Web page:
An ancient Chinese therapy, patients are treated by sticking needles into their skin at particular points. These acupuncture points lie along invisible energy channels called meridians. The needles are said to unblock a flow of energy (called Qi) through the meridians.
Traditional Chinese medicine views the body as a balance between two opposing natural forces yin-the female force- and yang-the male. Yin force is passive and tranquil. Yang force is aggressive and stimulating. An imbalance of yin and yang is believed to cause diseases and ailments. In acupuncture, diagnosis and therapy are aimed at identifying any imbalance and correcting it by inserting needles at appropriate points.
It is important that you only consult a practitioner affiliated to the Council for Acupuncture.
A good acupuncturist now uses disposable acupuncture needles from sealed, sterilised packs, or he will sterilise them in a machine called an autoclave. Boiling water is not adequate, as acupuncture needles can transit blood-borne diseases.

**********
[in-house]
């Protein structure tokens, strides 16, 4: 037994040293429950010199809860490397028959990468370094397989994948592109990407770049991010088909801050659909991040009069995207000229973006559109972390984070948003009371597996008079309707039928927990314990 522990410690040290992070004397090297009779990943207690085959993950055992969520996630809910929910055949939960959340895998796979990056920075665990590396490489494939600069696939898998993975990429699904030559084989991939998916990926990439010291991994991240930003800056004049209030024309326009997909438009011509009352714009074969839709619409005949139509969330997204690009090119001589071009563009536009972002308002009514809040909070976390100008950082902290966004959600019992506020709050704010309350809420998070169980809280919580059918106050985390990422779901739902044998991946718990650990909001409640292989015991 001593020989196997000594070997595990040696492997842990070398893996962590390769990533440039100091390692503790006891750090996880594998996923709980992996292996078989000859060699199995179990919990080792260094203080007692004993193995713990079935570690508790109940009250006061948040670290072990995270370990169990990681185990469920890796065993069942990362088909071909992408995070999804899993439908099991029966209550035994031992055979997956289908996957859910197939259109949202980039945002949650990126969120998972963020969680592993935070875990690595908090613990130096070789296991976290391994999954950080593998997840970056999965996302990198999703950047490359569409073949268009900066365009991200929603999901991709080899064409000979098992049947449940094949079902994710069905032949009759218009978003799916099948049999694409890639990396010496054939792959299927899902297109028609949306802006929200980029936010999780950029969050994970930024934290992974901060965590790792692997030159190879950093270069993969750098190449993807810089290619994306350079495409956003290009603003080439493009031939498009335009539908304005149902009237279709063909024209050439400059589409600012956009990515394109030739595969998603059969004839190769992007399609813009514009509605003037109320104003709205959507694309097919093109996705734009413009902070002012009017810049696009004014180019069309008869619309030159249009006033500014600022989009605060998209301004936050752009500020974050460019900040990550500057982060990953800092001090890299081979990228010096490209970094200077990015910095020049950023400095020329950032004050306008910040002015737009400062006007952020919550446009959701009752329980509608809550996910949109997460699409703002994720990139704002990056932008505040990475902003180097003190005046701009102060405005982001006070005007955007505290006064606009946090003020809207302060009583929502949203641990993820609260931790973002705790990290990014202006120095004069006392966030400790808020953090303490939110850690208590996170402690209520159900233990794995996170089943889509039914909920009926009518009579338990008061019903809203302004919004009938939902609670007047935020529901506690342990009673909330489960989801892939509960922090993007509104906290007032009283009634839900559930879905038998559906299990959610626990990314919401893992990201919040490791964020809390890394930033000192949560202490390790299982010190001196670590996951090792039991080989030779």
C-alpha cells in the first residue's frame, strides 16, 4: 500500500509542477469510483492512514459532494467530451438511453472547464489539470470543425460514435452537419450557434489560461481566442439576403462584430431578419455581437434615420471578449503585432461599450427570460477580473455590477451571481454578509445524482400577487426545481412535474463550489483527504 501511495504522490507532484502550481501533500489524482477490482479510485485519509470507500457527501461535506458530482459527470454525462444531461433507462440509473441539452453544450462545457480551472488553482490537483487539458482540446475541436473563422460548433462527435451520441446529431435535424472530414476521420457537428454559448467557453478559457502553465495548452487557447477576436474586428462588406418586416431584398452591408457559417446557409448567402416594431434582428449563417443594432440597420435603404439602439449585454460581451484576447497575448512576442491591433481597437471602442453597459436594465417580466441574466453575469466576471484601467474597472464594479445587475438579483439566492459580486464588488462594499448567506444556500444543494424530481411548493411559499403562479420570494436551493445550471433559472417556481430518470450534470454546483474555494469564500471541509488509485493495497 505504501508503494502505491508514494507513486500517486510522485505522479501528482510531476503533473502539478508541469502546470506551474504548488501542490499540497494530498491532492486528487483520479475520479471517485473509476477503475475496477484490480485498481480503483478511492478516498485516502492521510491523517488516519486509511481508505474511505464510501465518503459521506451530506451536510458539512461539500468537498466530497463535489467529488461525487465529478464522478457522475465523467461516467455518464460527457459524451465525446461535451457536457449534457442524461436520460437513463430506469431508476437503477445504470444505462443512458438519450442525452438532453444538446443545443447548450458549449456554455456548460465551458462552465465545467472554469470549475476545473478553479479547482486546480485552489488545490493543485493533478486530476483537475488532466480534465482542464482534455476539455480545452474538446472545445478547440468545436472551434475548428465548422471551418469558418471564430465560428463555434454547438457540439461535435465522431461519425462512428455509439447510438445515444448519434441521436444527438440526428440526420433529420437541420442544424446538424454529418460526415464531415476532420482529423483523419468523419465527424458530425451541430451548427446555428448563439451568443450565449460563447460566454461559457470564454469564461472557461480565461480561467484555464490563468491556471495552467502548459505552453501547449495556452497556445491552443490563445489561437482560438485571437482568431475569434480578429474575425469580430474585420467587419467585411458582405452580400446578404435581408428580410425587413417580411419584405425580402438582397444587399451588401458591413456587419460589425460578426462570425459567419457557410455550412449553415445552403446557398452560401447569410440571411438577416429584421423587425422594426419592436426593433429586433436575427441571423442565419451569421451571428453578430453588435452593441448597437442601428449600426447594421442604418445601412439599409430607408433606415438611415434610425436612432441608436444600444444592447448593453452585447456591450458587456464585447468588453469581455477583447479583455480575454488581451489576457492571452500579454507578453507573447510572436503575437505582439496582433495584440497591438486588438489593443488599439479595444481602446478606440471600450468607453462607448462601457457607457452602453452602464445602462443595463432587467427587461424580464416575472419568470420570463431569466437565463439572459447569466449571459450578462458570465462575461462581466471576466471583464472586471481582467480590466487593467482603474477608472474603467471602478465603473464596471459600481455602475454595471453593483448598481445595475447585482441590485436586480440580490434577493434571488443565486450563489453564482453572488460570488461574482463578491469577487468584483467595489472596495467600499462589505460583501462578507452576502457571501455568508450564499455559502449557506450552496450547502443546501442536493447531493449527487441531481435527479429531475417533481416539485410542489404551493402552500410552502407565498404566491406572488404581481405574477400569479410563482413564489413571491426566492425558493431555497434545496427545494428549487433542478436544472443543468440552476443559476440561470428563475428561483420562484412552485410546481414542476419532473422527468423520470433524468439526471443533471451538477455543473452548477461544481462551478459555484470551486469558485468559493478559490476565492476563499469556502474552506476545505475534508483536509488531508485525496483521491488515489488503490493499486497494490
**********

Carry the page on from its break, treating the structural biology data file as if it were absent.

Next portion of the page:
Discovery has revealed that the body produces opiates called endorphins and enkephalins, which dull the senses and are part of its pain relieving system. Studies have shown that acupuncture releases these opiates into the bodys central nervous system, and that the amount of pain relief felt after acupuncture relates directly to the amount of opiates that are released. A small number of Western teaching hospitals and pain clinics use acupuncture to relieve pain.
Orthodox research based on a number of experiments involving animals, and the use of drugs on humans, has now discovered that it is possible to stop a pain signal reaching the brain by closing a gate on the nerve along which the signal travels from the source of pain. This stops you feeling pain, and it is thought that acupuncture may work in a similar way. But doctors point to a danger that acupuncture may mask certain symptoms, which are warnings that call for orthodox treatment.